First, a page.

In order to correct for the presence of solvent the average electron density of the solution needs to be subtracted from every point in the protein. For water this is about 0.334 e/A3. There are two options for subtracting the solvent density from protein. The fastest method is to place dummy atoms with density equal to the negative of the solvent on top of the protein atoms. This is not a very accurate method. If this option is used the user can choose between two different sets of radii used for the dummy atoms. One is a set developed so as to avoid gaps and overlaps between the atoms, the other is the set of radii developed by Fraser, MacRae, and Suzuki. The default values are:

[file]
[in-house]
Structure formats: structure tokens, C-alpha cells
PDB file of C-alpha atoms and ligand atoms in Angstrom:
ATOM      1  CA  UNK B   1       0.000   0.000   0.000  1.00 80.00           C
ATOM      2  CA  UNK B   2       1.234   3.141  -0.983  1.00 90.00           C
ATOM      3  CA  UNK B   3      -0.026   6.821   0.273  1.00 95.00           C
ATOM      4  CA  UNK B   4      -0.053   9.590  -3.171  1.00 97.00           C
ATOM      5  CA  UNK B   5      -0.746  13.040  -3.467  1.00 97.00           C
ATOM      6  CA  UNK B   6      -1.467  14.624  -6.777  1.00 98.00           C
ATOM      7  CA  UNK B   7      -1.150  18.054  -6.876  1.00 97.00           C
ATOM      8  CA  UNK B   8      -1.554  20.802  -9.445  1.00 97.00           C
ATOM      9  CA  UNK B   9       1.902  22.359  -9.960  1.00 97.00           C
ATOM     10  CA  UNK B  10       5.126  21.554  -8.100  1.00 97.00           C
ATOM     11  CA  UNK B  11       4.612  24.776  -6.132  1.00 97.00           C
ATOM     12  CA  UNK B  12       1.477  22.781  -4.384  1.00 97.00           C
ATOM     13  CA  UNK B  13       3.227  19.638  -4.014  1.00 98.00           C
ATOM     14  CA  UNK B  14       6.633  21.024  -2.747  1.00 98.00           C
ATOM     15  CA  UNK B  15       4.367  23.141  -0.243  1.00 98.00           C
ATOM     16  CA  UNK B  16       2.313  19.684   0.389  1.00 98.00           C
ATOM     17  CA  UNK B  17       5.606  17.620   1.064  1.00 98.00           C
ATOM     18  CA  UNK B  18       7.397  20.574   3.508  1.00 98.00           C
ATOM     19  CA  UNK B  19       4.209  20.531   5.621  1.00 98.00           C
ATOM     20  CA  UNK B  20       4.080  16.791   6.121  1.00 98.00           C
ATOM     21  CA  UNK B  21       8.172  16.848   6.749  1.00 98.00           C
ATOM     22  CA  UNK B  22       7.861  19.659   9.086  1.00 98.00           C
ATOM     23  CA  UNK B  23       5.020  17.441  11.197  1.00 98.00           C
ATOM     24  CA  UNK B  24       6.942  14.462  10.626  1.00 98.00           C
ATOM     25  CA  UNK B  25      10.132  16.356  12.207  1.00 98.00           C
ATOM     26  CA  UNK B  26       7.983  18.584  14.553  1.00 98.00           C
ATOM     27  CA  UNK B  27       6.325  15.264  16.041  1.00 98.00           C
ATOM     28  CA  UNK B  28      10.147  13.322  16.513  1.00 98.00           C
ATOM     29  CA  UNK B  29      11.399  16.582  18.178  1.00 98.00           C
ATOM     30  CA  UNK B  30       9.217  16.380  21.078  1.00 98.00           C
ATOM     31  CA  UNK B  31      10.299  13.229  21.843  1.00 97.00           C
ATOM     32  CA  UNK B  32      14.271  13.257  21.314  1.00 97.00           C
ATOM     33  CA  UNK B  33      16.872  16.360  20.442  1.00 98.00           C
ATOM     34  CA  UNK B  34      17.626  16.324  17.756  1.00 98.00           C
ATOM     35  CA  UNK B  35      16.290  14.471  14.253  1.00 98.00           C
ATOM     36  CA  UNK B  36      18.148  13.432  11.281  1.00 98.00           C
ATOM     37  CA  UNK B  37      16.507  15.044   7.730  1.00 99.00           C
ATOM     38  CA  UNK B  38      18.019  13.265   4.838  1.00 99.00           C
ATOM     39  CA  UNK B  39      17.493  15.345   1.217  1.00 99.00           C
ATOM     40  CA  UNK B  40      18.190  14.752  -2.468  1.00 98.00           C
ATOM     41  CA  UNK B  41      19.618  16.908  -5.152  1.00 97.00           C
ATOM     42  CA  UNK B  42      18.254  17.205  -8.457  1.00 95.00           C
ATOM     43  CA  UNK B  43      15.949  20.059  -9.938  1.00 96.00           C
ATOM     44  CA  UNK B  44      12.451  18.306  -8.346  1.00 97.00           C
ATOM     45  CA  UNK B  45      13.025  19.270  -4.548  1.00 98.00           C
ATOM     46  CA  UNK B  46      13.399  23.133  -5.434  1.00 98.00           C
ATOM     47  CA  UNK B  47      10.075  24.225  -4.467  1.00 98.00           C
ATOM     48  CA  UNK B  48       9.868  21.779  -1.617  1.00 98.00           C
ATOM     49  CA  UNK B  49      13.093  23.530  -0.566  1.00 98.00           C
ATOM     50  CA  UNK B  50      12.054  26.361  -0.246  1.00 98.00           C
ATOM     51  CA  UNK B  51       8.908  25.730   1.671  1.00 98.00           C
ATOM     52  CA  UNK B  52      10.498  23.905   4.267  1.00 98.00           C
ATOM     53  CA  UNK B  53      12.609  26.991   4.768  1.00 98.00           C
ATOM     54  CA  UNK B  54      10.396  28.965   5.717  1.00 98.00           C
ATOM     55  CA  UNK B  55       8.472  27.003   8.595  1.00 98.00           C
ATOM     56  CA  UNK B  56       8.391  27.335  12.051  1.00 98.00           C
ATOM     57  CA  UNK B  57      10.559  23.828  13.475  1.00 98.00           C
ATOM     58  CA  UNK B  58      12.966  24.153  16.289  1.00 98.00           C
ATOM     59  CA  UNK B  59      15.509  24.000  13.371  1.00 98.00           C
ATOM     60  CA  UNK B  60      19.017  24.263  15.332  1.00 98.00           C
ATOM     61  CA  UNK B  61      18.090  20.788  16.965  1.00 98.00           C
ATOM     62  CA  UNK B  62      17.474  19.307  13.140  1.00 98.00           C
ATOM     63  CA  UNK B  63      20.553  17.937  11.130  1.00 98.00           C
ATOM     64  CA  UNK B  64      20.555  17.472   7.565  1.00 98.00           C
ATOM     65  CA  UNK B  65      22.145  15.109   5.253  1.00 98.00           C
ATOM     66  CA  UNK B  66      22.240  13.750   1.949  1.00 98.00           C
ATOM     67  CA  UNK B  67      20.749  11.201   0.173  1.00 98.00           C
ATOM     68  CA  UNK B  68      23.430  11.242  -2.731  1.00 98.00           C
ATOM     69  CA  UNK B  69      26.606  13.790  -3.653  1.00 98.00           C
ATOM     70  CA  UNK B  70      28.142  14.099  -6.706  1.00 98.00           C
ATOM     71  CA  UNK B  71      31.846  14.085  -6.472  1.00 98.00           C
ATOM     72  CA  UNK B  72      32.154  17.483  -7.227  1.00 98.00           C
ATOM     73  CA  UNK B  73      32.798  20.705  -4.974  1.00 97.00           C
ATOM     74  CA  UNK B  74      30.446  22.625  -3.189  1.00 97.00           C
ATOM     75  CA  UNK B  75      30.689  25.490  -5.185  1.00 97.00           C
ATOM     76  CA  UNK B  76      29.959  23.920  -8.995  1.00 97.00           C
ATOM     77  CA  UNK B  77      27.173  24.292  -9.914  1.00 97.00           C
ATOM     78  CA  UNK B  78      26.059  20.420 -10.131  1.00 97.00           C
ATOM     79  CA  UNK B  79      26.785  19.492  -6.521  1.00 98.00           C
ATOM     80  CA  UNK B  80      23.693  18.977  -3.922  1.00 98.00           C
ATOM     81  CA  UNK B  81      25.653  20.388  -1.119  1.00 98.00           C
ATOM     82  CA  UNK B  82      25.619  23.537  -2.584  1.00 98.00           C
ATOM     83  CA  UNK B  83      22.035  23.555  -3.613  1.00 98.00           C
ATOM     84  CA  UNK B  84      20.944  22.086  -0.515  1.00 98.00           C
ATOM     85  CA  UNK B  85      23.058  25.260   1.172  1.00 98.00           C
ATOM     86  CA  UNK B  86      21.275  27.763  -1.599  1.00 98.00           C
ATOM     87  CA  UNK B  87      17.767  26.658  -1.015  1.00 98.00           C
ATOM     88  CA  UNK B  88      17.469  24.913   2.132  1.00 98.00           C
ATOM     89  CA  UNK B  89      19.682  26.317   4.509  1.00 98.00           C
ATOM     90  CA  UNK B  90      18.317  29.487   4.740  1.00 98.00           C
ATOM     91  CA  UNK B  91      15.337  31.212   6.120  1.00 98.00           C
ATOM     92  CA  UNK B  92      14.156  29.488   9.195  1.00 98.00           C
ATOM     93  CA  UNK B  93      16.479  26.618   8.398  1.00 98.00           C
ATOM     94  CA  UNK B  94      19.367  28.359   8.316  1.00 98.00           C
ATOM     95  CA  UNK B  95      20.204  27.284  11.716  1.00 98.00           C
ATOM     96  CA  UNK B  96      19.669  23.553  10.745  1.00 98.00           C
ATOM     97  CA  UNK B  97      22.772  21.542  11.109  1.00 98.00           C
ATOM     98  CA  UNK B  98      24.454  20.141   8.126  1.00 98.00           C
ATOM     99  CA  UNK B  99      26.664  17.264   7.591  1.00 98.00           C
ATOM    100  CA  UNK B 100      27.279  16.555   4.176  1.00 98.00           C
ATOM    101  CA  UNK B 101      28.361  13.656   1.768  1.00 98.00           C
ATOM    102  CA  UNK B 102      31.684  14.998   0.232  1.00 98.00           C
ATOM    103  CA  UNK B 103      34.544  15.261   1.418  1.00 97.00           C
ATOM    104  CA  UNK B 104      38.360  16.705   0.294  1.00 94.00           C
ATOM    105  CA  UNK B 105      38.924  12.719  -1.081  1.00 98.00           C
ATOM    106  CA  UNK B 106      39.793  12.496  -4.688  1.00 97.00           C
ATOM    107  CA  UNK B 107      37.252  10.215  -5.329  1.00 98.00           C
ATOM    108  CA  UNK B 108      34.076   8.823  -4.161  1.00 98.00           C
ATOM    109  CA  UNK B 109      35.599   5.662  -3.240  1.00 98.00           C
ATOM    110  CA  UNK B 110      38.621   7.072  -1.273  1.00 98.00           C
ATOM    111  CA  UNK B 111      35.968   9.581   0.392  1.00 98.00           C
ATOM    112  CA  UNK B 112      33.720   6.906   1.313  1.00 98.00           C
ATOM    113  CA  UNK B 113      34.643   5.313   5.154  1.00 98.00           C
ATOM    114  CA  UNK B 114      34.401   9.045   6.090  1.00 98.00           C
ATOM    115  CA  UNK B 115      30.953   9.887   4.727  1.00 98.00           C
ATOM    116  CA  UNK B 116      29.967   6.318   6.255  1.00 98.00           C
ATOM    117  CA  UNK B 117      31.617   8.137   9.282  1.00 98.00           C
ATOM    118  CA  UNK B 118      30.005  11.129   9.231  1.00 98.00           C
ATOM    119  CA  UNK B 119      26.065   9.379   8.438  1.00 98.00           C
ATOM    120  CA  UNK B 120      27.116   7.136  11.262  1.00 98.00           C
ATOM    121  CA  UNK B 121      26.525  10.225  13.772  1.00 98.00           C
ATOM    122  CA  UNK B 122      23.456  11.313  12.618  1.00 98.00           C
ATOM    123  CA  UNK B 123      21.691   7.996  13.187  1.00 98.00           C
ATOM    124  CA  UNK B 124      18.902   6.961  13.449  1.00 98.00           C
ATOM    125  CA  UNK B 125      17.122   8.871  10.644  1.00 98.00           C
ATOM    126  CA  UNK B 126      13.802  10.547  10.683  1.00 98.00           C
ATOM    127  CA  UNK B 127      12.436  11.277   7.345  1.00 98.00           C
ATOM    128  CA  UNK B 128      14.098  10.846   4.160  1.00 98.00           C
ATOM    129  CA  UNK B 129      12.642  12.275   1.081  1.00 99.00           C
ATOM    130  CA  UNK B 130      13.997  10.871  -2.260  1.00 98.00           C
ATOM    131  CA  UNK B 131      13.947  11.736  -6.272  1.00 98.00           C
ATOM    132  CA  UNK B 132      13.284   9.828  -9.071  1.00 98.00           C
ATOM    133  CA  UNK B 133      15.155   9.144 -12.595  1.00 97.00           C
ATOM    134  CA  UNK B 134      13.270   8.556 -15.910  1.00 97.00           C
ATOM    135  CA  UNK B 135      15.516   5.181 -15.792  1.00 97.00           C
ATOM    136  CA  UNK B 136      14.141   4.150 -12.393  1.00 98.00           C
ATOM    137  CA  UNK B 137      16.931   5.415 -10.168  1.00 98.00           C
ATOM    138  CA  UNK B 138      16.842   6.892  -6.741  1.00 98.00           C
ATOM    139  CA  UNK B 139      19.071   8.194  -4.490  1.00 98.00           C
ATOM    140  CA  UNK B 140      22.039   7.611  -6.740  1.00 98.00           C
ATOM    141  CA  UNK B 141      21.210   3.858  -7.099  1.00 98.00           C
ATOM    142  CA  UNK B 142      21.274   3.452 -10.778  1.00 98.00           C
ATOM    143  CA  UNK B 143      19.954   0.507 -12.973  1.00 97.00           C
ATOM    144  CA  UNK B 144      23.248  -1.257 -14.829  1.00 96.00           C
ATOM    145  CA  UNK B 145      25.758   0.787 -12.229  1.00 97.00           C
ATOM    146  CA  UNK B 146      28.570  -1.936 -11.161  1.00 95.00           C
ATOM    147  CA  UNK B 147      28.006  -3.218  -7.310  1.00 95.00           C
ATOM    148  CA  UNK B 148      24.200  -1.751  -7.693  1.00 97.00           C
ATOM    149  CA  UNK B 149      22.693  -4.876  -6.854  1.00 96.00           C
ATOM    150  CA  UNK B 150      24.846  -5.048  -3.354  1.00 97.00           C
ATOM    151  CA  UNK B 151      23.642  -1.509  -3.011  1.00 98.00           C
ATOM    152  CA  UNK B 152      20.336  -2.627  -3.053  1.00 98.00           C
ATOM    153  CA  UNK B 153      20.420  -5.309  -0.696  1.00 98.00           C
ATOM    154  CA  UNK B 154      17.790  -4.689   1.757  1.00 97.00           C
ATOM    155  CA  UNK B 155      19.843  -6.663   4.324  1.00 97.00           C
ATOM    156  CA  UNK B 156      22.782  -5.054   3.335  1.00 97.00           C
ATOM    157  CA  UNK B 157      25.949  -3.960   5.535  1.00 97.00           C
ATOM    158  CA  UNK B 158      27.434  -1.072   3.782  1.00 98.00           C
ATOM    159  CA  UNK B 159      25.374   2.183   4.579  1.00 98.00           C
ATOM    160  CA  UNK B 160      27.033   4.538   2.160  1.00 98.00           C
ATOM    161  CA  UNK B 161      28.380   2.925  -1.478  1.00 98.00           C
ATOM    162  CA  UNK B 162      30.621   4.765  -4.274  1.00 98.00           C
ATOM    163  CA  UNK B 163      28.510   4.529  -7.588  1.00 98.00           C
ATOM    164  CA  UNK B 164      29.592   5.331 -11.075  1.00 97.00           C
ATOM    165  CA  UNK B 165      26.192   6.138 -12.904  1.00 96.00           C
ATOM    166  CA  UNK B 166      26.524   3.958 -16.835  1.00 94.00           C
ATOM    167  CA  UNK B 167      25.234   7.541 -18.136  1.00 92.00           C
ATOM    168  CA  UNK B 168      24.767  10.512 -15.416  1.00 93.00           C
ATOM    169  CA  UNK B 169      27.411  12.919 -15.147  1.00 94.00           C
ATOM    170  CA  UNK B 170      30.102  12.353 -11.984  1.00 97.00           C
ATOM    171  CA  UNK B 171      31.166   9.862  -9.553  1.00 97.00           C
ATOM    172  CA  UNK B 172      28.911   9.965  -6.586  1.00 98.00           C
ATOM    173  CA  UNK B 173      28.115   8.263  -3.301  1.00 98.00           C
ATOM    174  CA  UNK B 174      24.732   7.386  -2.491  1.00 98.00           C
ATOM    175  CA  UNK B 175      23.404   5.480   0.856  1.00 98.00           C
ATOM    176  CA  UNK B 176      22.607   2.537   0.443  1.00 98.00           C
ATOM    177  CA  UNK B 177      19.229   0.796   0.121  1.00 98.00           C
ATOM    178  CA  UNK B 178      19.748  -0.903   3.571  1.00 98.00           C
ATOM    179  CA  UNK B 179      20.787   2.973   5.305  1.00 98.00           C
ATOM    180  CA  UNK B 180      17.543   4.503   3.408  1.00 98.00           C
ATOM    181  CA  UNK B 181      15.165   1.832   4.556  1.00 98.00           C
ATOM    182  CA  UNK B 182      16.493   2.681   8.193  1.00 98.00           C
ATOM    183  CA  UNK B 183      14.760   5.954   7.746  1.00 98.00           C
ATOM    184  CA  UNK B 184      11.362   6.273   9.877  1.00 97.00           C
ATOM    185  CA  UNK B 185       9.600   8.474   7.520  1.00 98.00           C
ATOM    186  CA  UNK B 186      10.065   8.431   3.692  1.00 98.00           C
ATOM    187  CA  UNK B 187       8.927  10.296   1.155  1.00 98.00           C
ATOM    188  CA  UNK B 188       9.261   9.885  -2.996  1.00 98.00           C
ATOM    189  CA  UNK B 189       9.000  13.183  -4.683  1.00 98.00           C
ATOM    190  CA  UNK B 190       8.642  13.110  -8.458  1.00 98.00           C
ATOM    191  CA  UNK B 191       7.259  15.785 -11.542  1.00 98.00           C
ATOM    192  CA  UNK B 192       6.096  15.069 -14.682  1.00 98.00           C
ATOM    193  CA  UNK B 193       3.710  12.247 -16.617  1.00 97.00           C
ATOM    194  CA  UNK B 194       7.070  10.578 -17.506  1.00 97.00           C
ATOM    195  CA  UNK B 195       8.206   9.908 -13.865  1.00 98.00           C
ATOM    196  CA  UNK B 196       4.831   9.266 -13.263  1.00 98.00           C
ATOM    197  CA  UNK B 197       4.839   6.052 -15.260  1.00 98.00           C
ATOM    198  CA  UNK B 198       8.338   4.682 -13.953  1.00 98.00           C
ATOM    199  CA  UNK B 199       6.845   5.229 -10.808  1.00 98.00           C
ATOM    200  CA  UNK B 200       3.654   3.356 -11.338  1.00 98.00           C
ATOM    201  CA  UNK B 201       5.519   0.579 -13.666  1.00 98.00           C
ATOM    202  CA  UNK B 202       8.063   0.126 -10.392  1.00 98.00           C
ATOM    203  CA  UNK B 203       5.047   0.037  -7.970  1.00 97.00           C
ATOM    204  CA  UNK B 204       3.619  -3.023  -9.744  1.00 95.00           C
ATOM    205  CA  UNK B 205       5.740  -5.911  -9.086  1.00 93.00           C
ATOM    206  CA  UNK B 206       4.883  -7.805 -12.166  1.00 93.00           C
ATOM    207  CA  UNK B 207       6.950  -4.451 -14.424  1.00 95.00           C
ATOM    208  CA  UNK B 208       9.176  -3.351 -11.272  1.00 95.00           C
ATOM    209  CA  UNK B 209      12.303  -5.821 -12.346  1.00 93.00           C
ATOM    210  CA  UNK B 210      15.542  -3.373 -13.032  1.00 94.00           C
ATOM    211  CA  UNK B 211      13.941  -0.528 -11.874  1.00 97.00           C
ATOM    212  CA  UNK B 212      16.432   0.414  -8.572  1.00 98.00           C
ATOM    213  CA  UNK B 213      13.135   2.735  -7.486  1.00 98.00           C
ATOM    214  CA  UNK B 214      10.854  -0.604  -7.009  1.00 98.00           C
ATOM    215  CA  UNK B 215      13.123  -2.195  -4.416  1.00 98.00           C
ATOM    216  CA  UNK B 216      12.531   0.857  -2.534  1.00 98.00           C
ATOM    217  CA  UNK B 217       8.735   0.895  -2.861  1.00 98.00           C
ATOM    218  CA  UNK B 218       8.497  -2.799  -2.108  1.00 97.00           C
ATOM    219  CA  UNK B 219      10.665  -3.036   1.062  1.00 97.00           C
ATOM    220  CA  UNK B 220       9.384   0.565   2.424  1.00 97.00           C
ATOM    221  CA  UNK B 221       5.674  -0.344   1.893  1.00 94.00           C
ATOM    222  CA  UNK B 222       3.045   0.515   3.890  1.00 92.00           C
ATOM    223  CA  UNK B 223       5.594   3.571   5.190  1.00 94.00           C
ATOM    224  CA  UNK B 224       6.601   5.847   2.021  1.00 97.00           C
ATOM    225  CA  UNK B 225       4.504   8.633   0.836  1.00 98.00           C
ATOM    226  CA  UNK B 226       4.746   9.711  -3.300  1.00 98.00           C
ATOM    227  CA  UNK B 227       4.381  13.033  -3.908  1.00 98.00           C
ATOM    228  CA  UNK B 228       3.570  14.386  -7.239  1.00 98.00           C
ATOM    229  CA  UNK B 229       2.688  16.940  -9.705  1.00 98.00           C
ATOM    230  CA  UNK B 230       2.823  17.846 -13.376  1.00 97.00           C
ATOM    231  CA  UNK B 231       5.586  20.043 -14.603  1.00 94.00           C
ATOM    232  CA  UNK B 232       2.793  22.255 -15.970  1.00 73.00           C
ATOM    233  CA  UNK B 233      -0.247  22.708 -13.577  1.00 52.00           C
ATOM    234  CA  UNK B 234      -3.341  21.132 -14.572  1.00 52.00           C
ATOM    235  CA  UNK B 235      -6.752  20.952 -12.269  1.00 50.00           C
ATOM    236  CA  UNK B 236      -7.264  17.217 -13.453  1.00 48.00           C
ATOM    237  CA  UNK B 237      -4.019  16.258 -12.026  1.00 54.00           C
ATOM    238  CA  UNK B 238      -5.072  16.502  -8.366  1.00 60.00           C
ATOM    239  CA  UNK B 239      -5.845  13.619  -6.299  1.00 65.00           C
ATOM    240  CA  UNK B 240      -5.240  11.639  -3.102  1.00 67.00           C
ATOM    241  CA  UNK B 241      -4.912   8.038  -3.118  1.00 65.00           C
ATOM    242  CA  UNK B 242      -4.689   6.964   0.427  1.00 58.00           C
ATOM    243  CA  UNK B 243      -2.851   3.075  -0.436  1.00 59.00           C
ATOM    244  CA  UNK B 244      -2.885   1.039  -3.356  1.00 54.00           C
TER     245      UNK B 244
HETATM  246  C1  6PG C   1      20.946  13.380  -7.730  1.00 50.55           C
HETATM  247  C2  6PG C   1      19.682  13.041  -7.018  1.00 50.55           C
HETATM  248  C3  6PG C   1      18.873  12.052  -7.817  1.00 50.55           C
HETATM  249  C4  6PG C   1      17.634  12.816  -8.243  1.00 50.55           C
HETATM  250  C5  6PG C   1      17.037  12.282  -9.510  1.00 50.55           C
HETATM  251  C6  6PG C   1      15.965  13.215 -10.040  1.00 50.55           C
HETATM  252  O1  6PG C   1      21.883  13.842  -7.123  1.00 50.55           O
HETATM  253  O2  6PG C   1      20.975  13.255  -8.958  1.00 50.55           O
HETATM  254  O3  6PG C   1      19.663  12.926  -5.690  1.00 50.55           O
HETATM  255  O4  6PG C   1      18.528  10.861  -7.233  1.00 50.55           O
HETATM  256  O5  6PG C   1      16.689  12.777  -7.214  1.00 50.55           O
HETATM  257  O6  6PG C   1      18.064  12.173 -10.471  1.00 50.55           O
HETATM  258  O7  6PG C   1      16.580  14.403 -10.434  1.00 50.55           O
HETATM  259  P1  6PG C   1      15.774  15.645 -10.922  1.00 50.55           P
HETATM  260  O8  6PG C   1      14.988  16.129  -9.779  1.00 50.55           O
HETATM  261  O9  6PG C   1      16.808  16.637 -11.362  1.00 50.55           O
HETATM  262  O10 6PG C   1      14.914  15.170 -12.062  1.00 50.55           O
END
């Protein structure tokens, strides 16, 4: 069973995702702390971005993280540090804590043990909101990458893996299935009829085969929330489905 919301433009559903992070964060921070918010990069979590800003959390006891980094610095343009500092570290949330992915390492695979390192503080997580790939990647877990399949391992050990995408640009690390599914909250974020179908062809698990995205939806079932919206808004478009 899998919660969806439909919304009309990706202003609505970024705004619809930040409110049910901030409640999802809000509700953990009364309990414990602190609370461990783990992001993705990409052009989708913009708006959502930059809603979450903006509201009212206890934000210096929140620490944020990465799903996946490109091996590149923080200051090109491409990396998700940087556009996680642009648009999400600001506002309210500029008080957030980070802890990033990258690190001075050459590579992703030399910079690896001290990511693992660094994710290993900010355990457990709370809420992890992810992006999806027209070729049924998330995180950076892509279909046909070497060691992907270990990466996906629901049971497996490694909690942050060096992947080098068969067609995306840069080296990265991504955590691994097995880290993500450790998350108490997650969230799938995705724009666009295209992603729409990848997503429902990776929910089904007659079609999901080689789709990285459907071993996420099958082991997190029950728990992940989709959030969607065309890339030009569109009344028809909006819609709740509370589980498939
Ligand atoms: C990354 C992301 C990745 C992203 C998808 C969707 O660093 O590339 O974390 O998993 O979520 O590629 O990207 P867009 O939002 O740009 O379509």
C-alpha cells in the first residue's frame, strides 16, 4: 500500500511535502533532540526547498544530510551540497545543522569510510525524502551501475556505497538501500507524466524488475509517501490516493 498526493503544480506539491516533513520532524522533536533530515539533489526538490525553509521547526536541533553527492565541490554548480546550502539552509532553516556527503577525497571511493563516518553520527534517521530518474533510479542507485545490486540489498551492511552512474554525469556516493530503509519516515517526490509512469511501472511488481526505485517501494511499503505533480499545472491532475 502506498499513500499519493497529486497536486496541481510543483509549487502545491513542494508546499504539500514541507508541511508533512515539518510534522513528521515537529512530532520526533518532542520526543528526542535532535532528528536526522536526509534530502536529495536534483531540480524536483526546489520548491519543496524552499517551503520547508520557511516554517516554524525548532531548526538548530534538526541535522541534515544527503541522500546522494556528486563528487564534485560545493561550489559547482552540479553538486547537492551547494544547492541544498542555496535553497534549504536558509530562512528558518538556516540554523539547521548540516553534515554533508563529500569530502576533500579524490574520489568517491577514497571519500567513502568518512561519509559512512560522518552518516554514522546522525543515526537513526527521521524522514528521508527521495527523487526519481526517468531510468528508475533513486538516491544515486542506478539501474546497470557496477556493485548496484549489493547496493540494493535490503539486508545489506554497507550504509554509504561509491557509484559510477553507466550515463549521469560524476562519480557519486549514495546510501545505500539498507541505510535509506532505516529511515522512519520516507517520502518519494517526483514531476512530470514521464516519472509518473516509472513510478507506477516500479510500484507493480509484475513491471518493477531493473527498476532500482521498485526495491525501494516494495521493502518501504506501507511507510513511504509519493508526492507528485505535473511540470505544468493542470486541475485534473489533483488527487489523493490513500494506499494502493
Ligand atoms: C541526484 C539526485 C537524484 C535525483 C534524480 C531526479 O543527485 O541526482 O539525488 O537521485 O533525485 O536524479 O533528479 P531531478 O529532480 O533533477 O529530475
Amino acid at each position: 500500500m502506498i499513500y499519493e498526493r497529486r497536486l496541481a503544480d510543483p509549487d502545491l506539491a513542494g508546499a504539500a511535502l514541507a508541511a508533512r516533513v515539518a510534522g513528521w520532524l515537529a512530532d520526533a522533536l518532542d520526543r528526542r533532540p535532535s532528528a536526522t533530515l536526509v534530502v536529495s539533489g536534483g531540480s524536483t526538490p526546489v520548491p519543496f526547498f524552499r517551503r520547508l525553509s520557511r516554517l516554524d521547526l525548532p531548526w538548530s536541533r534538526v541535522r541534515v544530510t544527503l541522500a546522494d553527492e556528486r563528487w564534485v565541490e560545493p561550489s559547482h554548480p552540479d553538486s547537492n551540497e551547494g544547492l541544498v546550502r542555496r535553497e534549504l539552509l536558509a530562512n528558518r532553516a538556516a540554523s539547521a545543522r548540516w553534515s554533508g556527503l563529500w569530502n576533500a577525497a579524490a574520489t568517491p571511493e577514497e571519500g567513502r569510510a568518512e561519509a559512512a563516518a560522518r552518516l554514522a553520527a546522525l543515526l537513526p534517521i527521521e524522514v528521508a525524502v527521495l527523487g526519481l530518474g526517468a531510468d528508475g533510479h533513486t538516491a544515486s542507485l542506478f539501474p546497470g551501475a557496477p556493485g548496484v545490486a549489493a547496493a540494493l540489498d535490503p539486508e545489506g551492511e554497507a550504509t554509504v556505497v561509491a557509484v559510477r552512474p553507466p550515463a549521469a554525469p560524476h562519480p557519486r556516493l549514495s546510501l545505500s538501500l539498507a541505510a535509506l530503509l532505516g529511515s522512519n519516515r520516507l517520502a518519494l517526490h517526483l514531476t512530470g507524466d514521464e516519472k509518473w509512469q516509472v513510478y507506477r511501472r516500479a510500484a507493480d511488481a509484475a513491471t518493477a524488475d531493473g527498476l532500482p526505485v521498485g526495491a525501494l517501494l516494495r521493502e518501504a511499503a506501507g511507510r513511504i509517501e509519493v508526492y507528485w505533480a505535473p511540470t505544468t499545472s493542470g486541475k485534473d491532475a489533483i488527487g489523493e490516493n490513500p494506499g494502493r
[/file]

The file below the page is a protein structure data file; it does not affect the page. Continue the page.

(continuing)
Hydrogen: 0.90
Carbon: 1.44
Nitrogen: 1.25
Oxygen: 1.22
Sulfur: 2.20

The Fraser-MacRea-Suzuki values are:
Hydrogen: 1.07
Carbon: 1.58
Nitrogen: 0.84
Oxygen: 1.30
Sulfur: 1.68